If you get tired of always editing with virt-manager's XML tab, you might be able to use virsh:

$ virsh list --all
 Id   Name    State
 -    win10   shut off

$ virsh edit win10

That will open the XML file in your favorite editor. And when you write, the changes might persist. Or they might not. I found it inconsistent, so if you're making nontrivial changes, keep another copy in case you need to paste something into virt-manager later.

If virsh list --all doesn't see your VM at all, you may be running a root session in virt-manager (you can do that if you're in the right groups, like libvirt and libvirt-qemu). virsh only looks at user sessions by default, while virt-manager creates root sessions by default.

You can make virsh use root sessions with an environment variable:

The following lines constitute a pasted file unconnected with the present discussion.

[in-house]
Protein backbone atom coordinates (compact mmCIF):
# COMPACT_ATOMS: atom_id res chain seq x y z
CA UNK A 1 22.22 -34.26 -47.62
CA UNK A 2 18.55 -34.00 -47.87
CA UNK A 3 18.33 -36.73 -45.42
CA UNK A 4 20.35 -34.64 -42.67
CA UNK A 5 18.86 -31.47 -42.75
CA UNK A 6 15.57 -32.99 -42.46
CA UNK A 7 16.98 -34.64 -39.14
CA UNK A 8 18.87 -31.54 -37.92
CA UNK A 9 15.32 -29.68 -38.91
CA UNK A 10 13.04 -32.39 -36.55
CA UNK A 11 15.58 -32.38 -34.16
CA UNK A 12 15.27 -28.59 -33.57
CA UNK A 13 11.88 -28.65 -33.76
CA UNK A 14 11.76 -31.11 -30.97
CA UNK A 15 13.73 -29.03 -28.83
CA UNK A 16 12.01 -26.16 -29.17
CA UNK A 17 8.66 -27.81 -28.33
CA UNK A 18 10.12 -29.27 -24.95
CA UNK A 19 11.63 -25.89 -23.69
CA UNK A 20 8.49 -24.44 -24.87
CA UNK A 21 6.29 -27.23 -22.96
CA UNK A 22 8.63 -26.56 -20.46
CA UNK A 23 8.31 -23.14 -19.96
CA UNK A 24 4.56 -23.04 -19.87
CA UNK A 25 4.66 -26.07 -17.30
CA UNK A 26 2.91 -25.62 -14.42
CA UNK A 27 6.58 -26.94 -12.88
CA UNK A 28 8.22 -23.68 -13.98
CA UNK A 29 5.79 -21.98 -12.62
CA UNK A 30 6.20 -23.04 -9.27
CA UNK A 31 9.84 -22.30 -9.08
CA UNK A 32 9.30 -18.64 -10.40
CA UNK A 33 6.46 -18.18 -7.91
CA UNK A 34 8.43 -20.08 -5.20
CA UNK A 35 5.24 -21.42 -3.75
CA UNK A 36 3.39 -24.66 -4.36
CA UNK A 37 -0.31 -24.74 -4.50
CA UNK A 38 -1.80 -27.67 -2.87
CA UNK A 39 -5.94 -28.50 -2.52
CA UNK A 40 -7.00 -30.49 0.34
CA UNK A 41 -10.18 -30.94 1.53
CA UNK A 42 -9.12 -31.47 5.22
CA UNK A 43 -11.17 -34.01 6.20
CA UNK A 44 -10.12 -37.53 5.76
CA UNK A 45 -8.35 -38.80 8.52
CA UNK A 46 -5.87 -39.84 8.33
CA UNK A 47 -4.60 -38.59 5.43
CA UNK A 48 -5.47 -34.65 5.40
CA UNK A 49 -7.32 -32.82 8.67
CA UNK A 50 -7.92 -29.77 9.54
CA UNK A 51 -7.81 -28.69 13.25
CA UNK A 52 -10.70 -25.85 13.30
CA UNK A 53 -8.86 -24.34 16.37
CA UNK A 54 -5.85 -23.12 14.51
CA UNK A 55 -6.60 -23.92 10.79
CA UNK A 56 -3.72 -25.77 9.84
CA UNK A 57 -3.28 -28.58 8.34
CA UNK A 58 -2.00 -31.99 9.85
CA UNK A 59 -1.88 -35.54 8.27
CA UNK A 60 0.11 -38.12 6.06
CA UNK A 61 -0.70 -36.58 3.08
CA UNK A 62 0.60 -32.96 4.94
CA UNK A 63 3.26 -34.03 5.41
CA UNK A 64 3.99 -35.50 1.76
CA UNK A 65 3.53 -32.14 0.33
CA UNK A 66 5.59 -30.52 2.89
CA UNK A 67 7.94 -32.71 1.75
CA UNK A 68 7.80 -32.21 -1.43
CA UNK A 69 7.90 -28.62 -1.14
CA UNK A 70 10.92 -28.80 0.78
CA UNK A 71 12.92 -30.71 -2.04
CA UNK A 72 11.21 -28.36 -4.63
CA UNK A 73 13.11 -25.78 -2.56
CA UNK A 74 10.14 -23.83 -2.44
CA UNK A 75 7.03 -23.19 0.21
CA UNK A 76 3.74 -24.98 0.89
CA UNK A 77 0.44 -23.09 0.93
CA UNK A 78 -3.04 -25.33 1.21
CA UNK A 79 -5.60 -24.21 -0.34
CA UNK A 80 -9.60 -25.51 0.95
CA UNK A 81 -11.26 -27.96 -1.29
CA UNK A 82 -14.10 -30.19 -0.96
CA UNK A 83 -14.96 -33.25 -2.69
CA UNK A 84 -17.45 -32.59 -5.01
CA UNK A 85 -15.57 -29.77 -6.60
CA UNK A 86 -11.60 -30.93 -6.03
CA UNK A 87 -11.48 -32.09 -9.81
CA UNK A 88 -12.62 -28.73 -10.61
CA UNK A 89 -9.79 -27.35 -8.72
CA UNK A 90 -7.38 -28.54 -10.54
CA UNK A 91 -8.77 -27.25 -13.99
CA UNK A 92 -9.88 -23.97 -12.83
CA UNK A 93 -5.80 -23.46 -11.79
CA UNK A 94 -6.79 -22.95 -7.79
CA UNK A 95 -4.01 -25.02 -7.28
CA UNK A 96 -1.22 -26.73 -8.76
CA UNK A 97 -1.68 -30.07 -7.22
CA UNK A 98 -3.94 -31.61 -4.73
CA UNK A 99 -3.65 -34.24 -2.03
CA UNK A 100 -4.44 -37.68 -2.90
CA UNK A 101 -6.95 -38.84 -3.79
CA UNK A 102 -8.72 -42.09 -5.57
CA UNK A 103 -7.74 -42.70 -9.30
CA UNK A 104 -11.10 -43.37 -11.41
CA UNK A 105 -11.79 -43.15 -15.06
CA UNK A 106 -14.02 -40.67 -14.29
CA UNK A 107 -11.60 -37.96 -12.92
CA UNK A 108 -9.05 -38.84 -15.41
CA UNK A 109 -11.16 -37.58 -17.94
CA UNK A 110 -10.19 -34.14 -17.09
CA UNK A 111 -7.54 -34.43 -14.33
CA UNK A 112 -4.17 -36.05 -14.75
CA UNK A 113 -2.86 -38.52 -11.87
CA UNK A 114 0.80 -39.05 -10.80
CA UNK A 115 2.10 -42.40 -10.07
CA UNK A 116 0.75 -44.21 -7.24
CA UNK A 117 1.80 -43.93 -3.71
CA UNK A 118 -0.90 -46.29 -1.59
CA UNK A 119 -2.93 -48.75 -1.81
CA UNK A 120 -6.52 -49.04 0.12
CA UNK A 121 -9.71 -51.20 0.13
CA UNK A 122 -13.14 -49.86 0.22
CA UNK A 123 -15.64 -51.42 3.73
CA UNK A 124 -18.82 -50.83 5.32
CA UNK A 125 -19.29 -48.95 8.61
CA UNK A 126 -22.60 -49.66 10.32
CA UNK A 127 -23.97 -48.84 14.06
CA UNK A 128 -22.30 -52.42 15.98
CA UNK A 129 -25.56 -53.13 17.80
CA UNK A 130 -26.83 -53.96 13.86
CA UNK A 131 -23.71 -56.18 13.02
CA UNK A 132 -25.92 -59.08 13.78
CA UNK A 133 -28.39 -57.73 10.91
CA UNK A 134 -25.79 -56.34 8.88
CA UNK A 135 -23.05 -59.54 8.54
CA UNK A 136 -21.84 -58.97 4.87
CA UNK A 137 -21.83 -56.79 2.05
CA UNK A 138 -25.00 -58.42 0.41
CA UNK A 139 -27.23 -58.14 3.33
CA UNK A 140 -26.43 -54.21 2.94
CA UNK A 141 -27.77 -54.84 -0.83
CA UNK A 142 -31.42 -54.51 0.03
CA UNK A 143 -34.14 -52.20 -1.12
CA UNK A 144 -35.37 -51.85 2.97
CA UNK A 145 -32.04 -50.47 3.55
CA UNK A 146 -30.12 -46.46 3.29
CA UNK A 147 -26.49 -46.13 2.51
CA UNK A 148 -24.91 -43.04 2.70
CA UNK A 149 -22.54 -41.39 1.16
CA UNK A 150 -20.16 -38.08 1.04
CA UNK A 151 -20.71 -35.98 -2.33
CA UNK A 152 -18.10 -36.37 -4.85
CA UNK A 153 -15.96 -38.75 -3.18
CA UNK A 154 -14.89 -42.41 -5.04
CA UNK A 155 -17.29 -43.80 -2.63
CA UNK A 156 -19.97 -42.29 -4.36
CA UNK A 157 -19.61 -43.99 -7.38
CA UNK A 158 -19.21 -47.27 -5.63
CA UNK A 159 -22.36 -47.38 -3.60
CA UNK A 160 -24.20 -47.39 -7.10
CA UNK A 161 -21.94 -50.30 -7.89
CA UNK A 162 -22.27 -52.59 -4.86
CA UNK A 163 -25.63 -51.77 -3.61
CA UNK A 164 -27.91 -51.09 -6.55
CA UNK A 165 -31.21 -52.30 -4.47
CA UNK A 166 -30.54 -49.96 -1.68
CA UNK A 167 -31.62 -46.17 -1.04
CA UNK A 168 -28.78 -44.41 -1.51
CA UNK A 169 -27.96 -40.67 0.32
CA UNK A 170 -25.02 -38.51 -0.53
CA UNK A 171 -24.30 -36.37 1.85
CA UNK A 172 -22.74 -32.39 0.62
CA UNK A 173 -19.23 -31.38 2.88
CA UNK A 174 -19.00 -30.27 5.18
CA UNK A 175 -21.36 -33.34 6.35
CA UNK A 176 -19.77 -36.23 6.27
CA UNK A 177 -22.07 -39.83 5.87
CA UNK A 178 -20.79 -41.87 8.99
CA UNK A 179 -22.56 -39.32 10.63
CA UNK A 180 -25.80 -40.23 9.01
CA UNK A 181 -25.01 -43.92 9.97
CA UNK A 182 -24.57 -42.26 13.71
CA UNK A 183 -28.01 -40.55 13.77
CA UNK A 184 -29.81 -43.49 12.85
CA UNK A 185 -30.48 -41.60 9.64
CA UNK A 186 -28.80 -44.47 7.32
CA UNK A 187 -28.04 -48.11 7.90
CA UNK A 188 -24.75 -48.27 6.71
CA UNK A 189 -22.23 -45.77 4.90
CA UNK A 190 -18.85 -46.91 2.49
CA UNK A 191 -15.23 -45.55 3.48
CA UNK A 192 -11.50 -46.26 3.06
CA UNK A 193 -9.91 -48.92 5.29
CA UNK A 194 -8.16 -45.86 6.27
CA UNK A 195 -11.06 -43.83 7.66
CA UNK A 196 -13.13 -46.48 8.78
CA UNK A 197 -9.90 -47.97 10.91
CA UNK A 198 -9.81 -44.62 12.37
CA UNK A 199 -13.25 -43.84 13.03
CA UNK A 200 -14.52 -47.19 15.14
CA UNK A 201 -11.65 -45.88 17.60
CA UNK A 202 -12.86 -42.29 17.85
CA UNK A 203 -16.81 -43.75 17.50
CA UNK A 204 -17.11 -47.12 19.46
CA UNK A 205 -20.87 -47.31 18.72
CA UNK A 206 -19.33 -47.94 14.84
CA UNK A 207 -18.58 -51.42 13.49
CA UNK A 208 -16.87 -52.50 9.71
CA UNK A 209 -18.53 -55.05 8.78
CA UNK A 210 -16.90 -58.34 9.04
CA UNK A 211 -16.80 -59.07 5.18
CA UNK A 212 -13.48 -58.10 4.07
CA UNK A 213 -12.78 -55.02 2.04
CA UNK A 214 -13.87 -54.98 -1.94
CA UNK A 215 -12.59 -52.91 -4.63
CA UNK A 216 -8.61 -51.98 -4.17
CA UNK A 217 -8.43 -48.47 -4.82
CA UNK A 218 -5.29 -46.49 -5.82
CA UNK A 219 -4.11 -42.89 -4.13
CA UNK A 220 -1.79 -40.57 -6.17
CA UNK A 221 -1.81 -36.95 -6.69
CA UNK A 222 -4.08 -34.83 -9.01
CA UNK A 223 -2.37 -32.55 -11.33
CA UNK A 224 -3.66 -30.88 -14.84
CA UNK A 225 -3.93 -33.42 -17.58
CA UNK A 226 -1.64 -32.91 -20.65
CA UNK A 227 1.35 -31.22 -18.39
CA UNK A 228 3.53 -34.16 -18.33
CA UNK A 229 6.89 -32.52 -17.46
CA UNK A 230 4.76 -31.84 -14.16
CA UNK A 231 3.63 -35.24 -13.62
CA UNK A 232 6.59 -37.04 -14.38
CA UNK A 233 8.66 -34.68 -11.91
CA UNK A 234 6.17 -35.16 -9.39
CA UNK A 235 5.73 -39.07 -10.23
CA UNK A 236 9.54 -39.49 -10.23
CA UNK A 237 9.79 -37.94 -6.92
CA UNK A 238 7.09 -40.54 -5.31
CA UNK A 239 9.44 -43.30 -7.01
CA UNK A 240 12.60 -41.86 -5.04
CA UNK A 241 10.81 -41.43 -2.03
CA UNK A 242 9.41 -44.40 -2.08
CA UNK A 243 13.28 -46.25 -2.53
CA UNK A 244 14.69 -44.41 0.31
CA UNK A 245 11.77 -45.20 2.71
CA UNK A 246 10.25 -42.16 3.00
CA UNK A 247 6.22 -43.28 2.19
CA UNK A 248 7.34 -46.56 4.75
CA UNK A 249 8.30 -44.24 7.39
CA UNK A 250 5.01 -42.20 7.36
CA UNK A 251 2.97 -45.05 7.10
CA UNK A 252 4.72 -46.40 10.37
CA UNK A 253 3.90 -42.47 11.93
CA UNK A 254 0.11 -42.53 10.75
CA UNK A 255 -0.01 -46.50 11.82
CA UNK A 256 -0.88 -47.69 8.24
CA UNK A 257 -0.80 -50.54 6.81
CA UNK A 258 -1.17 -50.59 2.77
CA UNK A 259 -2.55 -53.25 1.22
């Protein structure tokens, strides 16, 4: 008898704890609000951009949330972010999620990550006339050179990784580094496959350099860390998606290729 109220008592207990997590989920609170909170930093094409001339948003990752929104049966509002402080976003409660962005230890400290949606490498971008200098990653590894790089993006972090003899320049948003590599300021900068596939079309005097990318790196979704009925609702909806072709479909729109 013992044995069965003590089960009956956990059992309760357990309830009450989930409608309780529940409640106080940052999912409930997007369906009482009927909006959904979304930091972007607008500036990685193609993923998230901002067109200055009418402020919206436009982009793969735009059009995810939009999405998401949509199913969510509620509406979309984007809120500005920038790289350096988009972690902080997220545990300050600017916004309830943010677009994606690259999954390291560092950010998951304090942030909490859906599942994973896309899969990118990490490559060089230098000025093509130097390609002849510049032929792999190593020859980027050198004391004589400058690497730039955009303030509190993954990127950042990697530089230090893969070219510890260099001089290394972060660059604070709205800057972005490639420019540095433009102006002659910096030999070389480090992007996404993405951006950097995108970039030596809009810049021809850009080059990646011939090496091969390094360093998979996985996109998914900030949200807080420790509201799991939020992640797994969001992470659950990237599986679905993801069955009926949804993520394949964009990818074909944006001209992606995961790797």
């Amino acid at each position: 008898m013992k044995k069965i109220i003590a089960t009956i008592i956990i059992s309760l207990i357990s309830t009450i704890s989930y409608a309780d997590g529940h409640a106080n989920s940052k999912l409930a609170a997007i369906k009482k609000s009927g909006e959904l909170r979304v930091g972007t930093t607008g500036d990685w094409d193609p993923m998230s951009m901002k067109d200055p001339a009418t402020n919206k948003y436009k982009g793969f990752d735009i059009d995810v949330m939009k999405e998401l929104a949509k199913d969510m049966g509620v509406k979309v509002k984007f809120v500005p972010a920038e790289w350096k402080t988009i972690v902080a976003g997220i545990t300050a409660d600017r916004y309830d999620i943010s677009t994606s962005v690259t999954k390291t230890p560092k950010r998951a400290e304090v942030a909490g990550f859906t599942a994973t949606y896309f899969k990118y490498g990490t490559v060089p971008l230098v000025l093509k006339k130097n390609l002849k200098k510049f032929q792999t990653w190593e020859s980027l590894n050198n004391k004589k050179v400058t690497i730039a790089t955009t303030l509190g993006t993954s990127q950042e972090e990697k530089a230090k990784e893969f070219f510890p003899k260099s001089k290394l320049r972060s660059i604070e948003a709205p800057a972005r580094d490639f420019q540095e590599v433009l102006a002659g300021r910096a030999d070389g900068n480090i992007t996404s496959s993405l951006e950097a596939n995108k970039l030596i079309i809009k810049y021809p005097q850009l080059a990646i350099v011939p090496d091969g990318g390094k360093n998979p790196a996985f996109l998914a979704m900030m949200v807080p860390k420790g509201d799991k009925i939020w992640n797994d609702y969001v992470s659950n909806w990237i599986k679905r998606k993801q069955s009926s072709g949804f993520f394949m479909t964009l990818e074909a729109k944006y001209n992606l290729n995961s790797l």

export LIBVIRT_DEFAULT_URI="qemu:///system"
Or, of course, you could run virsh with sudo every time.

If you try to start your VM and see something like "error starting domain, network 'default' is not active", check its status with:

virsh net-list --all
If "default" isn't active, start it with: virsh net-start default and make it automatic with: virsh net-autostart default

How to Disable Networking

Speaking of networking, for my first boot, I wanted to disable the network, since I wasn't sure it was actually using my laptop's MSDM and I didn't want Windows to de-authorize me. So I tried clicking on the network in the Info (lightbulb) screen and un-checking active, but it made no difference, virt-manager activated its network anyway. (Fortunately I didn't get deactivated.)

I later found a more effective method: click on the Network device and click Remove. It's easy to add it back later once you're convinced your machine is set up okay.

Now I had my Windows 10 guest booting and running, and could remove virtualbox and try to clean up the mess I'd made of my system libraries to keep it installed. That's enough for now. I picked up a few other virt-manager/QEMU tips along the way, but I'll cover those in a separate article.

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[ 18:20 Apr 16, 2022    More linux | permalink to this entry | ]